App or Program Flow


Is there a way to map how an app flows? What I mean is what order events are triggered ? I don’t know if this makes sense but the reason for asking is that I am debugging my app using breakpoints which is very useful then stepping on to the next as usual. A for instance is when a window is open what is the trigger order of the control events, is it alphabetical Control name then alphabetically event sequentially? BUt then something being set in an early event may trigger an event else where in the window therefore raising a possibility of that event being triggered twice. This is fine when I have something which is clearly not right, but my app is doing something odd…it works sometimes then not the next and I am trying to track down what is happening i.e. something is causing an event to be triggered unexpectedly or a constant is not set so find when this that or the are set is proving cumbersome etc…

Doing this with breakpoints is hugely time consuming. Whereas being able to see the order of events triggered I believe would help me enormously. Perhaps I do not use the debugger properly and this is in no way meant to be a criticism of the debugger. This is proving more difficult to articulate than I had imagined

ANy advice?

Interacting with the debugger can affect the order of events being called (such as Active/DeActivate/Paint, etc.).

You might instead try using System.DebugLog and then checking the Messages panel at the bottom after (or while) your apps runs.

You cannot rely on any specific event handler order, although you can rely on general things like your control’s Open event handlers are called before the Window’s Open event handler.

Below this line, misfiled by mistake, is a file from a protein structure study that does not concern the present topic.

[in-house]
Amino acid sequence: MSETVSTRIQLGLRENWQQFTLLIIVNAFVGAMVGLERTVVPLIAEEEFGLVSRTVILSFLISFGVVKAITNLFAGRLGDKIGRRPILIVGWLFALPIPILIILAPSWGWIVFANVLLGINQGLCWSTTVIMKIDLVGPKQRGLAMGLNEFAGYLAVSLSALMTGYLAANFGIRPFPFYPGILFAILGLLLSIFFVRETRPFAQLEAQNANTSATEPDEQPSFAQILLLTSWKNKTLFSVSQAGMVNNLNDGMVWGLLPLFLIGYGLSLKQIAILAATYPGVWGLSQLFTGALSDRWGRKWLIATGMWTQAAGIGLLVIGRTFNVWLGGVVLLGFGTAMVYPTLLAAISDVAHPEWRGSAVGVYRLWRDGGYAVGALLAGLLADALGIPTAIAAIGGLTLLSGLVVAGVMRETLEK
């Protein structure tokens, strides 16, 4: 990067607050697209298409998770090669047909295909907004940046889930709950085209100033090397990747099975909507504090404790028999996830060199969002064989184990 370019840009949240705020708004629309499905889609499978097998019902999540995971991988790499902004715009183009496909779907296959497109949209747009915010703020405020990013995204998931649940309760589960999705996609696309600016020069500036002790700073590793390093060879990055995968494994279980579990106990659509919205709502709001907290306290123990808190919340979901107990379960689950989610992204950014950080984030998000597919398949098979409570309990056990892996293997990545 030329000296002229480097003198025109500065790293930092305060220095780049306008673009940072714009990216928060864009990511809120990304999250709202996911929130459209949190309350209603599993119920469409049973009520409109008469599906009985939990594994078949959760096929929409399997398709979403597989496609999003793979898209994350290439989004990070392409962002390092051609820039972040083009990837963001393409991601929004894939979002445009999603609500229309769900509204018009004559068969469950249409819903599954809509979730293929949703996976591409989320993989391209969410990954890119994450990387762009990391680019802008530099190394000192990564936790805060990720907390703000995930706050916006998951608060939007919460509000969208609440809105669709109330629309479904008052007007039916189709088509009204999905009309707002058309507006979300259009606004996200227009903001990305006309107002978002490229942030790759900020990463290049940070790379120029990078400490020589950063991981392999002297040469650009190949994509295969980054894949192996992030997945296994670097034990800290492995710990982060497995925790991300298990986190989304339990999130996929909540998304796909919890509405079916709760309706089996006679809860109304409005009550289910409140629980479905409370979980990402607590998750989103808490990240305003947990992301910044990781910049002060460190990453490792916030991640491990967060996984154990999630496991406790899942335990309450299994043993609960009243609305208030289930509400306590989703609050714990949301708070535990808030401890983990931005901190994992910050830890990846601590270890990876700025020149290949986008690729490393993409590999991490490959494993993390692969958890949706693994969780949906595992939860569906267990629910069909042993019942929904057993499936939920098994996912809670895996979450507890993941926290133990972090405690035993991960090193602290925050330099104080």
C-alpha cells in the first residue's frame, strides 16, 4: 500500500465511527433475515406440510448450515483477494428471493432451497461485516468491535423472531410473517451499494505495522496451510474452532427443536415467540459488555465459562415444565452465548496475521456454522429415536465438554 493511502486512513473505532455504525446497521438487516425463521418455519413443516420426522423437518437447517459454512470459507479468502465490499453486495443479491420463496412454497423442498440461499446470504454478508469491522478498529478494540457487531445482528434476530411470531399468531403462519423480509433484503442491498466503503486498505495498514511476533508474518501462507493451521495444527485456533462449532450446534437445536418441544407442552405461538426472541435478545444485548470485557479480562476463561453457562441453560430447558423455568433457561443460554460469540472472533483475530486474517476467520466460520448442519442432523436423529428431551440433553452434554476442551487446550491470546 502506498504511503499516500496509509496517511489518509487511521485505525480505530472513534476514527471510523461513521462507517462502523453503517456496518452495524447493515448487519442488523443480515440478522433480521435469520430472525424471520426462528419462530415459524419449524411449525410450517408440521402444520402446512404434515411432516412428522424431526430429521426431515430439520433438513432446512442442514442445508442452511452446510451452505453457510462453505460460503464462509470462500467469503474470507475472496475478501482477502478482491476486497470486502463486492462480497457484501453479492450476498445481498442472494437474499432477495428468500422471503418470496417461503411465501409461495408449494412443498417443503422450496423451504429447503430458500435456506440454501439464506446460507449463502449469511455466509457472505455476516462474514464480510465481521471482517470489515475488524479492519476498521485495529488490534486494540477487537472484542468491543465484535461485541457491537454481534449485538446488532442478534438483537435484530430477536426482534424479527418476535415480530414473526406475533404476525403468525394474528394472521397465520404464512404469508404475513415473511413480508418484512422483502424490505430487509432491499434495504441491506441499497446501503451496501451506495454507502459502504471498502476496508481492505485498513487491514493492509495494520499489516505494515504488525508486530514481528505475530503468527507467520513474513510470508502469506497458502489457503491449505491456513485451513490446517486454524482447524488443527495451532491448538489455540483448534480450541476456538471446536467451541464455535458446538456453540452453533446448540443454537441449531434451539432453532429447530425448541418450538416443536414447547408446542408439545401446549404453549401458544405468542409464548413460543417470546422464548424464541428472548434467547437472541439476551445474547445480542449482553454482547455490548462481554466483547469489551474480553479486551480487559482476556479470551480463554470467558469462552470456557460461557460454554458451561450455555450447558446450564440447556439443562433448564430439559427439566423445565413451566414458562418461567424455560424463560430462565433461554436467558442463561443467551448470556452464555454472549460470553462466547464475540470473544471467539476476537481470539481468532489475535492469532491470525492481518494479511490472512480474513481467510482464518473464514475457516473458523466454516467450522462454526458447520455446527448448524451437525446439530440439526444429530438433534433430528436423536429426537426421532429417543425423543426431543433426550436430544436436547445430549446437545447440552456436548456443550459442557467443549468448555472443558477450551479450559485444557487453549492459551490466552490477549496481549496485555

one of the mistakes a lot of people make that disrupts event order is to refer to a property of a window before that window would normally be opened (especailly if it is the main window).

If you have “implicit instance” on (which is the default)… and you do something like "window1.title=“xyz”’ then window1 will have to instantiated right then, instead of “waiting” until the normal event flow would have opened it.

Not saying that is your specific issue, but it gives you an idea of what kind of things might be involved.

Many thanks Dave and Paul…very interesting.

I will have a go at using the system.debuglog when I can work out how. I have to admit I would have thought that a window open event would have been the first event - which is obviously not correct.

I think the problem is along the lines you have described Dave, I am reading lots of info from a database and populating various listboxes, comboboxes around the app so I would not have to keep opening and close the DB (as I am using 4 others elsewhere) so I guess use of global arrays in a module is the way to go. I tried the implicit instance off but got in so much of a muddle it is one one the control I do not touch anymore.

THanks again…food for thought

You might want to move any code the populates a listbox (or similar controls) to their OPEN event… that way you know for sure

a) they get populated before they display
b) they get populated after the window hosting them has properly initialized
c) they don’t disrupt the normal flow of events

@Dave S - Great advice…I’m on it!!!

It amazes me how things as obvious and simple (when it’s pointed out) as this can really screw you up before you know…hey ho!

Any code that initializes more than one control should go in the Window’s Open event, because you know at that point that all the controls exist.

Hi, in line with this, is there a process that runs before app.Open? My Windows 7 remote debugged app is crashing before that point and I have no idea where to set a breakpoint. There are no errors in the project check, either.


Edit: Figured out what the problem was: there were a couple of previous processes that had crashed while debugging that had to be killed. However, it would still be interesting to see if is the first overall method that runs when the application loads.